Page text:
Go forth and deduplicate
Will it benefit my data centre?
Deduplication use cases
There are many types of data that can benefit from this impressive capacity-reduction potential, including backups, where each stream of backup data is very similar to the last backup, with only small percentage of data changing between each backup. Backups can show deduplication ratios of 20 to one, and are normally much greater. Virtual-machine images, where each image is largely similar to every other, also deduplicate well, with savings of 90 per cent or more in practice.
Deduplication can be used for backup, primary storage, WAN optimisation, archiving, and disaster recovery. In fact, any point where data is stored and transmitted is a candidate.
Points to consider
Deduplication looks like a winner – but, like all technologies, getting the best from it requires understanding where it works well and where it isn't effective as well as the flavours offered by the various vendors.
Not all data types deduplicate as well as others. Some are problematic, such as video streams or geophysical data, for example. Many of these types of data have little to no repetitive data, and may already be compressed. On the other hand, regardless of their data type, backups – which contain large amounts of data that doesn't change on a regular basis – deduplicate well.
But generally most data types and sources of data have some potential for deduplication – home directories and VM images, for example. Deduplicated data may also be slower to access because reconstituting the data (sometimes referred to as "rehydration") may require more processing resources on the storage system than a file that's not been deduplicated, typically in the form of more CPU cycles.
On the other hand, deduped data may be faster to access since less data movement from slow disks is involved. Caching at the storage controller on flash storage devices or in the network itself can considerably reduce the overall I/O load on the disk subsystem. But your mileage may vary, and evaluation of the benefits needs an understanding of the service you are delivering and the data you are managing.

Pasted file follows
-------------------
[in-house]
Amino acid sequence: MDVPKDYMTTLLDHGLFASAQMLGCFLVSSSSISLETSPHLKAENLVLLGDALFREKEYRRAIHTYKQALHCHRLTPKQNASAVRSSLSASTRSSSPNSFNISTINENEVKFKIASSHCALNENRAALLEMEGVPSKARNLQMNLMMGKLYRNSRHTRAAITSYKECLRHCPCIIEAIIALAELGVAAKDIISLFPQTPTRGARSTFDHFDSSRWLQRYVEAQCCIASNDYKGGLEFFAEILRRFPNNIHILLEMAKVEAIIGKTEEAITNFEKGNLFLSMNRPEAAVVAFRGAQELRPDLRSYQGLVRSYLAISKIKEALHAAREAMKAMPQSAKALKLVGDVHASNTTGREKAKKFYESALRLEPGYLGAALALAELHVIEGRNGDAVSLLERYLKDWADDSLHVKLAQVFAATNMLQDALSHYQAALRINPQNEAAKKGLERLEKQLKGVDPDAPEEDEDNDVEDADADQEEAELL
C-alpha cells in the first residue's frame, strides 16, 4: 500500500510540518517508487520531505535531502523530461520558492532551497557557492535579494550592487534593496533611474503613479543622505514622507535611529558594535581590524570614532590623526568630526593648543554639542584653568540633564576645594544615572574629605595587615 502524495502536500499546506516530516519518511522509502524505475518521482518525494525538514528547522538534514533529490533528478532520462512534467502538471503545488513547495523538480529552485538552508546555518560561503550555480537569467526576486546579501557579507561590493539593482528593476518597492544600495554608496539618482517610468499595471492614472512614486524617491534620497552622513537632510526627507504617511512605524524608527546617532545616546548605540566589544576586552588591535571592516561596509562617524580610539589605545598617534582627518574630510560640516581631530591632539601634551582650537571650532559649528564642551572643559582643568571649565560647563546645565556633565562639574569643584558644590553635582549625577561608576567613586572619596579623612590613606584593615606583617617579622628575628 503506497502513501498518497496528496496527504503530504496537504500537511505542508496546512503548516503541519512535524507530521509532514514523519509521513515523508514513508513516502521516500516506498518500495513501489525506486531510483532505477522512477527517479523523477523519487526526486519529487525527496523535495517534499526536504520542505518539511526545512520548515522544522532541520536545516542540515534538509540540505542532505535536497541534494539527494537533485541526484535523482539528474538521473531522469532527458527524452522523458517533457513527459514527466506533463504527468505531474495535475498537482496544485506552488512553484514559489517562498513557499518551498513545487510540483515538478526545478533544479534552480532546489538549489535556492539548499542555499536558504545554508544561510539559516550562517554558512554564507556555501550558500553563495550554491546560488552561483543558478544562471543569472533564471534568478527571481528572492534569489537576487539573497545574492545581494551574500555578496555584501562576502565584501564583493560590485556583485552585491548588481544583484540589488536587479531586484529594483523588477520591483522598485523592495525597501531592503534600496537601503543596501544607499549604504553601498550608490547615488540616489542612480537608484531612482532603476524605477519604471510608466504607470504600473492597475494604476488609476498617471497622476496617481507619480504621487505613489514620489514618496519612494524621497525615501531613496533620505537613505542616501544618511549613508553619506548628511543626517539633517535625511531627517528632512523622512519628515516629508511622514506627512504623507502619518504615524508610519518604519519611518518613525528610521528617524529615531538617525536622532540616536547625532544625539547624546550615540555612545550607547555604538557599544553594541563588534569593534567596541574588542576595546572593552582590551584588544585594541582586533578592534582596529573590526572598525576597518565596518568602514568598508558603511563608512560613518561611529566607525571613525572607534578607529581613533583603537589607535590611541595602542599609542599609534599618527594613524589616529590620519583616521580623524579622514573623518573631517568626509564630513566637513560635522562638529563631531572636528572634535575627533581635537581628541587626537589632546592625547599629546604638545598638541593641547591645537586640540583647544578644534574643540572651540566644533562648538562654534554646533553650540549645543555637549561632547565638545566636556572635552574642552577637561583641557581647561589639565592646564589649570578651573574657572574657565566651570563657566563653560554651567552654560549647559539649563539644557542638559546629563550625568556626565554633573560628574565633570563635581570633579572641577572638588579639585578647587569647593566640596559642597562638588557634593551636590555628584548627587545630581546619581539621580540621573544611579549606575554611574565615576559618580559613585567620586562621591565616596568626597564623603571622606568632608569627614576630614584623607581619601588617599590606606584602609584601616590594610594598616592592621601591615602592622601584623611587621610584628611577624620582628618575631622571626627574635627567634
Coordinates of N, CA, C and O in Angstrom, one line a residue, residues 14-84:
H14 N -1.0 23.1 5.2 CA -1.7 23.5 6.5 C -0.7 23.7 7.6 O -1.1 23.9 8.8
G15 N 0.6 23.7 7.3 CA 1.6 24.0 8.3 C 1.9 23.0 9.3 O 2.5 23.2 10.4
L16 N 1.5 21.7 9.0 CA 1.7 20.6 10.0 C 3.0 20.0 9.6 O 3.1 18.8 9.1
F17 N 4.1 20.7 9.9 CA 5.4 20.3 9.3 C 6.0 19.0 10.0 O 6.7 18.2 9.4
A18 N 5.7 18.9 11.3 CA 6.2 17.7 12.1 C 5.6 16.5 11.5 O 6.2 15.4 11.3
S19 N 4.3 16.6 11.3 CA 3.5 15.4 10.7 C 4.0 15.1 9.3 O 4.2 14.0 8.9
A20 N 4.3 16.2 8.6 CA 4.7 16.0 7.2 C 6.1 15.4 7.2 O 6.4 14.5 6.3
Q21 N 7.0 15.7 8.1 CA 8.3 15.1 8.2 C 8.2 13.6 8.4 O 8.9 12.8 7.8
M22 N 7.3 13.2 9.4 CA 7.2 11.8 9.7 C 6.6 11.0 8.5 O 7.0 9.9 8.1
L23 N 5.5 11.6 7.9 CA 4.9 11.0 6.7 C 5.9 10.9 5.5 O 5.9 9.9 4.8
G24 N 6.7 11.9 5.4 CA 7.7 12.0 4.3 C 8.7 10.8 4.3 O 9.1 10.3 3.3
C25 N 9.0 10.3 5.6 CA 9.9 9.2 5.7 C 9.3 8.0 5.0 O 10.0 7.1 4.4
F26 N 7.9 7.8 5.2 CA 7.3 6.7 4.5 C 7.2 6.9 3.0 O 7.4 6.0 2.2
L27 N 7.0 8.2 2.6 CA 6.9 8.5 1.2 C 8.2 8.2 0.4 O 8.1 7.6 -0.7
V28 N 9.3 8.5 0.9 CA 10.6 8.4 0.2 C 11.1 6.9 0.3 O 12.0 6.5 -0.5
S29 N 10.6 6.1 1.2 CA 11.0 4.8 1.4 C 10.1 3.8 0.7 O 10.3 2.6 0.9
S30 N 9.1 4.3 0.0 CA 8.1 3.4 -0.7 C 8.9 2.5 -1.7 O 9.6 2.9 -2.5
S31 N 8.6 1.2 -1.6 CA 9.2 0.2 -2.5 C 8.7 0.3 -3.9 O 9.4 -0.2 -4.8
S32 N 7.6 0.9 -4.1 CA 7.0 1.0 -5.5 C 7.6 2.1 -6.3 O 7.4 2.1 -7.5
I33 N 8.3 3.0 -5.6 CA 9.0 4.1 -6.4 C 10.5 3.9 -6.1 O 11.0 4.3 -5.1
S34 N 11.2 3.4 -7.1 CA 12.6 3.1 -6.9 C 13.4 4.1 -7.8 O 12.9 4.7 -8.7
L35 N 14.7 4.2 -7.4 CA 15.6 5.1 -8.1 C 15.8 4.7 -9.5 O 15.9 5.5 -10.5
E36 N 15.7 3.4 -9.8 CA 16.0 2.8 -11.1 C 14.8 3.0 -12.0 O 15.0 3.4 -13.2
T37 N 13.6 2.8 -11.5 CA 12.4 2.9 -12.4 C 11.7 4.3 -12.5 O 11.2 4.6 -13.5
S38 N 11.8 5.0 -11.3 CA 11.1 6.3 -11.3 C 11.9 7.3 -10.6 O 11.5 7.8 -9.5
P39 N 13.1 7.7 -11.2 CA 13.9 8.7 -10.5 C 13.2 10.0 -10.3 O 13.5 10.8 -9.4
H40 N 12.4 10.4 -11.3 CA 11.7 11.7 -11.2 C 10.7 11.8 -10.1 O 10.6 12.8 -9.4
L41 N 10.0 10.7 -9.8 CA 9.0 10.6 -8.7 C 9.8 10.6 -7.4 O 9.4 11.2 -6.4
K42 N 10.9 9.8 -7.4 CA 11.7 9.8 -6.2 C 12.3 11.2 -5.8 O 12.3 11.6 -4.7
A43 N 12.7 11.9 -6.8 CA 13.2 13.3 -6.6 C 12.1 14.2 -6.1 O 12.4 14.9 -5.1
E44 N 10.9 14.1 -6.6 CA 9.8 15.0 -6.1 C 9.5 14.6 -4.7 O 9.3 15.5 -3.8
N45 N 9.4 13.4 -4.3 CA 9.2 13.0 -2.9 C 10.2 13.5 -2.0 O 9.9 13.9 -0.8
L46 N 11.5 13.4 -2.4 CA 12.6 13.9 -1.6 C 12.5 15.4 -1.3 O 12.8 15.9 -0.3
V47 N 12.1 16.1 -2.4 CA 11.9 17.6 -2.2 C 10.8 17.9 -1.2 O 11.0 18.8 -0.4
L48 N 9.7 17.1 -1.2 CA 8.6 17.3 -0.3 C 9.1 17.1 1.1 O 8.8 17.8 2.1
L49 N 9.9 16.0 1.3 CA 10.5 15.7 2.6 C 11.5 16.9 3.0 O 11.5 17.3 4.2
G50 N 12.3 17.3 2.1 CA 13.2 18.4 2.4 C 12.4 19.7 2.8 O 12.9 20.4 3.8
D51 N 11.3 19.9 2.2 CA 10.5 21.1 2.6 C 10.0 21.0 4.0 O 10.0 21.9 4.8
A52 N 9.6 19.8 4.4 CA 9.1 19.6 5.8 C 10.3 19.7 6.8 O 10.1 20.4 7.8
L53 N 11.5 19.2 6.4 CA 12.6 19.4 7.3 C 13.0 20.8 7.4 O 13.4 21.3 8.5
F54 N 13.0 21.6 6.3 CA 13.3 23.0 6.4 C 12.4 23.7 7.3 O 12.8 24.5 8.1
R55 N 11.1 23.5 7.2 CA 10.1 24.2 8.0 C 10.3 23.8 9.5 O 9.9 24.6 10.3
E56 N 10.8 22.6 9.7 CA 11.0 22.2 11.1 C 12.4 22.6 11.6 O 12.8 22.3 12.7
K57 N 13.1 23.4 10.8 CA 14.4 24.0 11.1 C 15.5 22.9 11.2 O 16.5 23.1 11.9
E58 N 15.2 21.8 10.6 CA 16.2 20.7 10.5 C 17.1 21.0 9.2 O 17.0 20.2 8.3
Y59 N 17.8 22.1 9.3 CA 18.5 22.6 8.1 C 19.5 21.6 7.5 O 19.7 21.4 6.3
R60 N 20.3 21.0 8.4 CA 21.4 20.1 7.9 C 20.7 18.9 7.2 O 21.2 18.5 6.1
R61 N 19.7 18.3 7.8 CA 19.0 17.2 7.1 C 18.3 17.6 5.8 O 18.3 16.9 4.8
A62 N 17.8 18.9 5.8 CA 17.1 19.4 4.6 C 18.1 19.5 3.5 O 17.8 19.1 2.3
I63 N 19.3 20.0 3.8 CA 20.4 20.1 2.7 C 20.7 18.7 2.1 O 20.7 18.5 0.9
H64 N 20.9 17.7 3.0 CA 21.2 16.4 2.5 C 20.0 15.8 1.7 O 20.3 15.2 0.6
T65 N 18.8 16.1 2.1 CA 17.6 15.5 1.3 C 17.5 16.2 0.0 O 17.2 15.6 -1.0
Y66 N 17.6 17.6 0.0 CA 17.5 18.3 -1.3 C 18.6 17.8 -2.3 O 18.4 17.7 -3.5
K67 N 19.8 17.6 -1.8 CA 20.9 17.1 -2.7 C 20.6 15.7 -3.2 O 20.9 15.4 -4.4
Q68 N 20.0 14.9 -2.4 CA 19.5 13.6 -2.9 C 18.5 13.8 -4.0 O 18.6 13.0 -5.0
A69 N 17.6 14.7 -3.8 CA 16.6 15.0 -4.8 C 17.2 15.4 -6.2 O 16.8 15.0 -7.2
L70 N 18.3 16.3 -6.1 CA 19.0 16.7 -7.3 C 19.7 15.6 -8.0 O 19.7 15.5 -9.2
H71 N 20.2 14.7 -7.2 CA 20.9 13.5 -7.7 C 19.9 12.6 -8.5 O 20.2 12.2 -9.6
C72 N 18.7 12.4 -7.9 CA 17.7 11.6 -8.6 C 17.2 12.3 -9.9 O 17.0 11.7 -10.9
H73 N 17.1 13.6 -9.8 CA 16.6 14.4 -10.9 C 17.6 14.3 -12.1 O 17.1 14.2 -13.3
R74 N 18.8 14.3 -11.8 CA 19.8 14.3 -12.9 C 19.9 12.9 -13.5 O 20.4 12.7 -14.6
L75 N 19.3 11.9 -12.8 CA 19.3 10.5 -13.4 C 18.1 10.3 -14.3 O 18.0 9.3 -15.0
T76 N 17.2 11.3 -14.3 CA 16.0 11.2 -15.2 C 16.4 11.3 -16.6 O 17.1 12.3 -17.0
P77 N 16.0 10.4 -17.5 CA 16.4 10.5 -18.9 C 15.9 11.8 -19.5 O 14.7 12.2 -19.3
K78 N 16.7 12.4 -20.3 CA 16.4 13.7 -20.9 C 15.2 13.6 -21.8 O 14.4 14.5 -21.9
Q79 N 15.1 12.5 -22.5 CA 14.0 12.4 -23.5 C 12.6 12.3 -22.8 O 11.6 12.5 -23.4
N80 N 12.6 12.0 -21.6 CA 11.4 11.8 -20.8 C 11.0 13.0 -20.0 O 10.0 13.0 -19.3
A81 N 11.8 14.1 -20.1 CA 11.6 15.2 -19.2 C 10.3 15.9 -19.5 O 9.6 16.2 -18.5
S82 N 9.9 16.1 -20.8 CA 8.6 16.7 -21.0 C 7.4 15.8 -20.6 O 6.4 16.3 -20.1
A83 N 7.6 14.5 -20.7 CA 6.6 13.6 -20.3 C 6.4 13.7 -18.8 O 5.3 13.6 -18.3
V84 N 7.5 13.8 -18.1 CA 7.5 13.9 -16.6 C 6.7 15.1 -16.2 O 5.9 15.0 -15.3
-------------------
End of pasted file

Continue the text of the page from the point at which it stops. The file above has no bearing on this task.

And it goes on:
Most data types will benefit from deduplication, as the overheads are small and outweighed by the significant savings, but high-performance applications that require very fast access to their data are not generally good candidates for deduplication.
The bottom line
Data deduplication helps by managing data growth, reducing network bandwidth requirements, and therefore improves capacity and performance efficiencies. Significant cost reductions can be made, from lower administration costs (there's less to manage) to space, power, and cooling outgoings – deduplication helps data centres become greener by reducing the carbon footprint per stored byte.
When evaluating deduplication the answer to the question "Will it benefit my data centre?" generally is: "It will." The success of deduplication technologies to date should encourage every storage administrator to "go forth and deduplicate". ®
This article was written by Alex McDonald, SNIA Europe UK country committee member, NetApp, based on an existing SNIA material. To explore deduplication further, check out this SNIA tutorial: Advanced deduplication concepts (pdf).
To view all of the SNIA tutorials on Data Protection and Management, visit the SNIA Europe website at www.snia-europe.org/en/technology-topics/snia-tutorials/data-protection-and-management.cfm.
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